abstract = "This short essay explains the significance of the FinBook intervention, and invites the reader to participate. We have associated each chapter within this book with a financial robot (FinBot), and created a market whereby book content will be traded with financial securities. As human labour increasingly consists of unstable and uncertain work practices and as algorithms replace people on the virtual trading floors of the worlds markets, we see members of society taking advantage of FinBots to invest and make extra funds. Bots of all kinds are making financial decisions for us, searching online on our behalf to help us invest, to consume products and services. Our contribution to this compilation is to turn the collection of chapters in this book into a dynamic investment portfolio, and thereby play out what might happen to the process of buying and consuming literature in the not-so-distant future. By attaching identities (through QR codes) to each chapter, we create a market in which the chapter can ‘perform’. Our FinBots will trade based on features extracted from the authors’ words in this book: the political, ethical and cultural values embedded in the work, and the extent to which the FinBots share authors’ concerns; and the performance of chapters amongst those human and non-human actors that make up the market, and readership. In short, the FinBook model turns our work and the work of our co-authors into an investment portfolio, mediated by the market and the attention of readers. By creating a digital economy specifically around the content of online texts, our chapter and the FinBook platform aims to challenge the reader to consider how their personal values align them with individual articles, and how these become contested as they perform different value judgements about the financial performance of each chapter and the book as a whole. At the same time, by introducing ‘autonomous’ trading bots, we also explore the different ‘network’ affordances that differ between paper based books that’s scarcity is developed through analogue form, and digital forms of books whose uniqueness is reached through encryption. We thereby speak to wider questions about the conditions of an aggressive market in which algorithms subject cultural and intellectual items – books – to economic parameters, and the increasing ubiquity of data bots as actors in our social, political, economic and cultural lives. We understand that our marketization of literature may be an uncomfortable juxtaposition against the conventionally-imagined way a book is created, enjoyed and shared: it is intended to be.",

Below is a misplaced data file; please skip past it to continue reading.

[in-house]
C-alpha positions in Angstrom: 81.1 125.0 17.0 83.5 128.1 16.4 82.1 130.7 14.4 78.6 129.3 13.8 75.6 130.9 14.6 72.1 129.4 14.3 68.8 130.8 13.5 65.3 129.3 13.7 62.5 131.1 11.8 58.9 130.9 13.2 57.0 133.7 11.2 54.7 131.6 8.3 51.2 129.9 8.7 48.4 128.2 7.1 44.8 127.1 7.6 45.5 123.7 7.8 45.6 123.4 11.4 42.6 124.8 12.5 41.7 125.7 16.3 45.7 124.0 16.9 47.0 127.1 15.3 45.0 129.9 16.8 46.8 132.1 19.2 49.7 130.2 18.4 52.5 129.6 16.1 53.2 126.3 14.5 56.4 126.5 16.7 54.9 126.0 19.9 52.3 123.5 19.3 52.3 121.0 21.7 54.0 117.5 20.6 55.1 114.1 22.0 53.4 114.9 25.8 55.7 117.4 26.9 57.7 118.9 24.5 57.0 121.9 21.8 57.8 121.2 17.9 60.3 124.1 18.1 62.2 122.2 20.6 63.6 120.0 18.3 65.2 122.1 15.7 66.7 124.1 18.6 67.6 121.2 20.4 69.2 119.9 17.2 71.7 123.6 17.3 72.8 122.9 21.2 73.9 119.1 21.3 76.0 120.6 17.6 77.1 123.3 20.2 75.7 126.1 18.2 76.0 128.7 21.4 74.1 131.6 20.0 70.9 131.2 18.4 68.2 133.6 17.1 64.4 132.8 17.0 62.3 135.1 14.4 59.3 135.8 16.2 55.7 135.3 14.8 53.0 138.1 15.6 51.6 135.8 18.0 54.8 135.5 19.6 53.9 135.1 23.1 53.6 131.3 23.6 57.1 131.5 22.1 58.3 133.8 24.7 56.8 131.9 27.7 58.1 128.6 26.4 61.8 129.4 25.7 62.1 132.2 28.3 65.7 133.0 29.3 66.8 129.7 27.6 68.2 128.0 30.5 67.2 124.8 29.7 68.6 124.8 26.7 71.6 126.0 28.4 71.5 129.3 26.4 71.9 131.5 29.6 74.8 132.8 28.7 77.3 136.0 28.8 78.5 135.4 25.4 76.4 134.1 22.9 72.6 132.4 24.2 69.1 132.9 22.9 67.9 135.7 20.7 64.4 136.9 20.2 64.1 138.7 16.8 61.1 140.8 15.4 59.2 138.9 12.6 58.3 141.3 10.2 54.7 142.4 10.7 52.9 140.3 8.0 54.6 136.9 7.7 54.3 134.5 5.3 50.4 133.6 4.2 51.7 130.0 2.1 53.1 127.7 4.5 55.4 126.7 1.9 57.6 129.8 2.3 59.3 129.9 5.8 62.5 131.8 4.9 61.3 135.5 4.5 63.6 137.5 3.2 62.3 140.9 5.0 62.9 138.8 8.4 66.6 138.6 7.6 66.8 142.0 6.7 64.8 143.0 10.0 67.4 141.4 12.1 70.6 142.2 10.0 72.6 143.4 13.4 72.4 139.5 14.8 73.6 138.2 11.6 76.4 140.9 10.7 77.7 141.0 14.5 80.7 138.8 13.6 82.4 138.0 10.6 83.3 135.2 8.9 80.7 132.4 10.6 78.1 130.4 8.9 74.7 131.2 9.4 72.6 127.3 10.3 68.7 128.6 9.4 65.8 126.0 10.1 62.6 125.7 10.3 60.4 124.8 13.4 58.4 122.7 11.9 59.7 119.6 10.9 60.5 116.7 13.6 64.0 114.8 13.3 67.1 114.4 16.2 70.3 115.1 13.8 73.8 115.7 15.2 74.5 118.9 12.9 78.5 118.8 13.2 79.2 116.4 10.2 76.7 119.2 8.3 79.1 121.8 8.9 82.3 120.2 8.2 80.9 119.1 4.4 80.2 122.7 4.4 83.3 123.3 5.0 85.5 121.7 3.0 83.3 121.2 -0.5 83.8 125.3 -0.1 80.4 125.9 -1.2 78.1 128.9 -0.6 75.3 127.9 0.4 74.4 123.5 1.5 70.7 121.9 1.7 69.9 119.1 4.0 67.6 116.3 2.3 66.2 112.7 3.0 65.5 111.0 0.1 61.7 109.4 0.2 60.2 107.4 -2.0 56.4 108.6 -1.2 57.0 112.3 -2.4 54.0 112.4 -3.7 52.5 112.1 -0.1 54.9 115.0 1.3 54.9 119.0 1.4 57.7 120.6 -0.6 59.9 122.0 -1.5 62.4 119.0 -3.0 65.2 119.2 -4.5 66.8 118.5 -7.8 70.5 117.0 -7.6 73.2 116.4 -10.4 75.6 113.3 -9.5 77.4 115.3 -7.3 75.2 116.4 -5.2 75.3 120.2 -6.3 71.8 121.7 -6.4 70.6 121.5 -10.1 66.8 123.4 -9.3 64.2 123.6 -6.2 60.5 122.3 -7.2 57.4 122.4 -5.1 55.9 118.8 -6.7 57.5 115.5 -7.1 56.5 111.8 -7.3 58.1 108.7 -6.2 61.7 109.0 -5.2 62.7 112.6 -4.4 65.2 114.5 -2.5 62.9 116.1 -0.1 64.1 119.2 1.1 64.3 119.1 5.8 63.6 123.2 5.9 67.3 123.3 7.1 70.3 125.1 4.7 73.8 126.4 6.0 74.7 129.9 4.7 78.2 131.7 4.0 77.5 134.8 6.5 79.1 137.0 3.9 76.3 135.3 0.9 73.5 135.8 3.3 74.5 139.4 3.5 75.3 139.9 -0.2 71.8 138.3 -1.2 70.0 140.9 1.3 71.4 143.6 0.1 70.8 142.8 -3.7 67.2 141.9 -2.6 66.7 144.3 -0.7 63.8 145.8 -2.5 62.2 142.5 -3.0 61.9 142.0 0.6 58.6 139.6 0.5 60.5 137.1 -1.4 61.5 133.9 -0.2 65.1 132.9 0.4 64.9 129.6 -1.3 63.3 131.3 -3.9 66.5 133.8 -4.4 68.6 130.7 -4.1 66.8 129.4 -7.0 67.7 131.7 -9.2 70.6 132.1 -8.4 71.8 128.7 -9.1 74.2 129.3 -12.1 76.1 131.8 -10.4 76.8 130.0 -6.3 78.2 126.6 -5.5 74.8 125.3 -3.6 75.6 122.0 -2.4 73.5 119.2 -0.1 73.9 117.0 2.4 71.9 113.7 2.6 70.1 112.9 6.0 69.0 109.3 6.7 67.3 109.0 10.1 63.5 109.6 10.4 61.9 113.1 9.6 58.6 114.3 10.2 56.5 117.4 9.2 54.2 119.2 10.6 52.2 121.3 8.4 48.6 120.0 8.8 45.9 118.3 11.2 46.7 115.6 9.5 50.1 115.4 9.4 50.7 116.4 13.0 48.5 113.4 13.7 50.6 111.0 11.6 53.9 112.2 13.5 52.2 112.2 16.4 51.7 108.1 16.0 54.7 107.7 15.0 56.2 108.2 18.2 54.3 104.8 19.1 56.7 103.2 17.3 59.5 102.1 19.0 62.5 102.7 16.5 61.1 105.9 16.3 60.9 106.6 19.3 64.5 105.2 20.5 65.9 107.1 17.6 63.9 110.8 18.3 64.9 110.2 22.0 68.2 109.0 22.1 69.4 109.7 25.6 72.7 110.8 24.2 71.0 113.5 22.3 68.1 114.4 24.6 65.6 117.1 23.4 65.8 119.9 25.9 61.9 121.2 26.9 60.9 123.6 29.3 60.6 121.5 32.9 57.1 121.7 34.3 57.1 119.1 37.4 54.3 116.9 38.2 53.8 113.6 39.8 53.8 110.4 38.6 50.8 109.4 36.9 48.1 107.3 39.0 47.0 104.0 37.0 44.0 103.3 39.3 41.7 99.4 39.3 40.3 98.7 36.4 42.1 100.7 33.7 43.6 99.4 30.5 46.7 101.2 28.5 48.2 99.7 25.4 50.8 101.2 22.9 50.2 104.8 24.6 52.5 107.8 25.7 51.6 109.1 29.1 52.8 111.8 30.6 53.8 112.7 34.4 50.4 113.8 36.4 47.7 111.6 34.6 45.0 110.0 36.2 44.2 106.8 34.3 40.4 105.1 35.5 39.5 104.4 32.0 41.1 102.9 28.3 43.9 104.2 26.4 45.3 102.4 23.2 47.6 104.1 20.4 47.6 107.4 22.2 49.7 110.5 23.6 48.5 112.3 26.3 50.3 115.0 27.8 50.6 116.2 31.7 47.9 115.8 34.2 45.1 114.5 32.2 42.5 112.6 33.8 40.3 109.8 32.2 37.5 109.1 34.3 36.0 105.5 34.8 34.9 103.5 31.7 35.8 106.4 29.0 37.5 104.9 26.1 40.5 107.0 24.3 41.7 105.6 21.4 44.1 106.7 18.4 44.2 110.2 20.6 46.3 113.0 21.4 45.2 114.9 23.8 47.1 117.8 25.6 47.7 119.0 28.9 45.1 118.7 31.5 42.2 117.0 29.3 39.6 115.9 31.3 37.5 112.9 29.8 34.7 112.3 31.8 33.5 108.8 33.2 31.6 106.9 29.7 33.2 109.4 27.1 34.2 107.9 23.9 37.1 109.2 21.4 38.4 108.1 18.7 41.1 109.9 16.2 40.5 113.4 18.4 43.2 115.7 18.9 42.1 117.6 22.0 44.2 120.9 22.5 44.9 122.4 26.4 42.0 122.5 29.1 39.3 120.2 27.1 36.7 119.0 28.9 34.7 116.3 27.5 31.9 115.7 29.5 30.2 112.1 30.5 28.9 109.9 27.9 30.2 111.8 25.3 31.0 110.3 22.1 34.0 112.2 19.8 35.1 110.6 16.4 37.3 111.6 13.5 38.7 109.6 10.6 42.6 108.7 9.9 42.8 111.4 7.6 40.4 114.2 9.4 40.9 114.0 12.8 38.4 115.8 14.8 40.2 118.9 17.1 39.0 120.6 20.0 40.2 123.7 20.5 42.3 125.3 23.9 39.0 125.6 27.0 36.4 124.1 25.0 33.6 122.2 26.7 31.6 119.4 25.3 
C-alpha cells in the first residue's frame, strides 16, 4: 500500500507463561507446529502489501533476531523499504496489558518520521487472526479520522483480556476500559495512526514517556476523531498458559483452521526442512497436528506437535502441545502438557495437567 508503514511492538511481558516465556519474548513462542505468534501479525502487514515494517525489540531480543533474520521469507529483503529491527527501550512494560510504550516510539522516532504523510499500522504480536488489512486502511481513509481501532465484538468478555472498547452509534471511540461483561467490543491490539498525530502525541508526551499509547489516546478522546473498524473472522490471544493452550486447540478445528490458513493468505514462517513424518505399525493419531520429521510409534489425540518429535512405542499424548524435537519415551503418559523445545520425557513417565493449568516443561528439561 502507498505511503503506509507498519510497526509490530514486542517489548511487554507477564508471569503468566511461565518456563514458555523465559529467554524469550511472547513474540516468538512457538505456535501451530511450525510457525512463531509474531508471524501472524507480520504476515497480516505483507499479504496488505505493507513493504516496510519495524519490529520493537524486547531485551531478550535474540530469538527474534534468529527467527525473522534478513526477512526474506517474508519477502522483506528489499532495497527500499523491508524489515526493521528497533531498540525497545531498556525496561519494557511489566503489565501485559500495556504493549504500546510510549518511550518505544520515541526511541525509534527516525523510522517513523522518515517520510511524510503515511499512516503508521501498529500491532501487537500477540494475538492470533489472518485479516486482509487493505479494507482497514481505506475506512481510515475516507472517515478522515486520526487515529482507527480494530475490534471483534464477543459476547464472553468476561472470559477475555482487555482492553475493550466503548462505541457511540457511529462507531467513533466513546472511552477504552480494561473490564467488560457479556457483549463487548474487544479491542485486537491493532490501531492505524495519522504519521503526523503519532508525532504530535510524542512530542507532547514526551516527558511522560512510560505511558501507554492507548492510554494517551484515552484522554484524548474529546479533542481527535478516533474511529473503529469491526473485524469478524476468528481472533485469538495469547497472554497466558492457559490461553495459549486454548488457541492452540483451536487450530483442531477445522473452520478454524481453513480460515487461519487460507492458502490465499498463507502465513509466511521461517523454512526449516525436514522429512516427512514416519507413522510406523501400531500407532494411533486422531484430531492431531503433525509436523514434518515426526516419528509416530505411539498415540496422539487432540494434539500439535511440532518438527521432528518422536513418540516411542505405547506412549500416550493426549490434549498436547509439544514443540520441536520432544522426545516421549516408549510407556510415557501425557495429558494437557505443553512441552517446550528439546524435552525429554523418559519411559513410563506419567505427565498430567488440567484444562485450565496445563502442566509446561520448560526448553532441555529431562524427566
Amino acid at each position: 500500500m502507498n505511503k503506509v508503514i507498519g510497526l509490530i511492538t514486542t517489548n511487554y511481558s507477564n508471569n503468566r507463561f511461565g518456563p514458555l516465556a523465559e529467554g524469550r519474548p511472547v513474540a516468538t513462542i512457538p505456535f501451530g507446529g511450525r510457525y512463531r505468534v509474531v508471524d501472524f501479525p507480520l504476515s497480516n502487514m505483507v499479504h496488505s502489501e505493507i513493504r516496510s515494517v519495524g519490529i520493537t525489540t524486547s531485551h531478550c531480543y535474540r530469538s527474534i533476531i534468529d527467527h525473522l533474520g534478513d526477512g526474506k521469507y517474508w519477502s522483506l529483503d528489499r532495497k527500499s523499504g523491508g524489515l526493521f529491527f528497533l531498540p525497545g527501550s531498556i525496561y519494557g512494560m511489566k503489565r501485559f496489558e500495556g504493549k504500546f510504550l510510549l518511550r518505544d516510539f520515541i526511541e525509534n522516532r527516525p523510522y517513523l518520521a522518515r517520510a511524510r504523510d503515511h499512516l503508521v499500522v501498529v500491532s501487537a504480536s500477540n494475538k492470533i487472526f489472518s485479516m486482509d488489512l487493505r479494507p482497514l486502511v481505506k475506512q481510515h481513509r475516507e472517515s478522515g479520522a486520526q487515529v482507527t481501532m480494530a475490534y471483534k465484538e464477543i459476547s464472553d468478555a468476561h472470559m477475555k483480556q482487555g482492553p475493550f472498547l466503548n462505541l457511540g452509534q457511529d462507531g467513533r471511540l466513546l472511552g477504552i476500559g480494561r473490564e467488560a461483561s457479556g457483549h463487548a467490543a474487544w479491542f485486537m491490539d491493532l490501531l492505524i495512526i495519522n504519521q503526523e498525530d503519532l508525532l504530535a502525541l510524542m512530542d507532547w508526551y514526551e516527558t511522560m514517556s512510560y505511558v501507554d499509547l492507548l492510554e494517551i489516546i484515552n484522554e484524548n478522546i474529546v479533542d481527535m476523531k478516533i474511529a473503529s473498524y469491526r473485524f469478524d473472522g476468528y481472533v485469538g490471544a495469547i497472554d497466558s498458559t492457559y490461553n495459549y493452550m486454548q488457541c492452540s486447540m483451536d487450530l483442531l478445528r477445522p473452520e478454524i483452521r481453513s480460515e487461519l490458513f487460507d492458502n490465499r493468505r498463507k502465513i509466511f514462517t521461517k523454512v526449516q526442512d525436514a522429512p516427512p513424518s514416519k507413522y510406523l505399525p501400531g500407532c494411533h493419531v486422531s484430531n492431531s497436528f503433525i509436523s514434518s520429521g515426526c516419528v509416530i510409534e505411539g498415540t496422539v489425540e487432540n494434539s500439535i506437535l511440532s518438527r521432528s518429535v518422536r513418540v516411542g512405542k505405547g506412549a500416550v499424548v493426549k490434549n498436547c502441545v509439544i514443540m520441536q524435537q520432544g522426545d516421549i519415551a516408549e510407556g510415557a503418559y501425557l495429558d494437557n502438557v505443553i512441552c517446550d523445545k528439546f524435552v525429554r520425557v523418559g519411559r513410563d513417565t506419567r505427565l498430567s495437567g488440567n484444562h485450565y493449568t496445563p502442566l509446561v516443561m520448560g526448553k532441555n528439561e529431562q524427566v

author = "Rory Gianni and Hadi Mehrpouya and Dave Murray-Rust and Bettina Nissen and Shaune Oosthuizen and Chris Speed and Kate Symons",
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Gianni, R, Mehrpouya, H, Murray-Rust, D, Nissen, B, Oosthuizen, S, Speed, C & Symons, K 2017, FinBook: literary content as digital commodity. in R Catlow, M Garrett, N Jones & S Skinner (eds), Artists Re:thinking the Blockchain. Torque and Furtherfield, pp. 41-50.

FinBook : literary content as digital commodity. / Gianni, Rory; Mehrpouya, Hadi; Murray-Rust, Dave; Nissen, Bettina; Oosthuizen, Shaune; Speed, Chris; Symons, Kate.

Artists Re:thinking the Blockchain. ed. / Ruth Catlow; Marc Garrett; Nathan Jones; Sam Skinner. Torque and Furtherfield, 2017. p. 41-50.

Research output: Chapter in Book/Report/Conference proceedingChapter

TY - CHAP

T1 - FinBook

T2 - literary content as digital commodity

AU - Gianni, Rory

AU - Mehrpouya, Hadi

AU - Murray-Rust, Dave

AU - Nissen, Bettina

AU - Oosthuizen, Shaune

AU - Speed, Chris

AU - Symons, Kate

N1 - Published by Torque and Furtherfield in partnership with Foundation for Art and Creative Technology (FACT)

PY - 2017/9/11

Y1 - 2017/9/11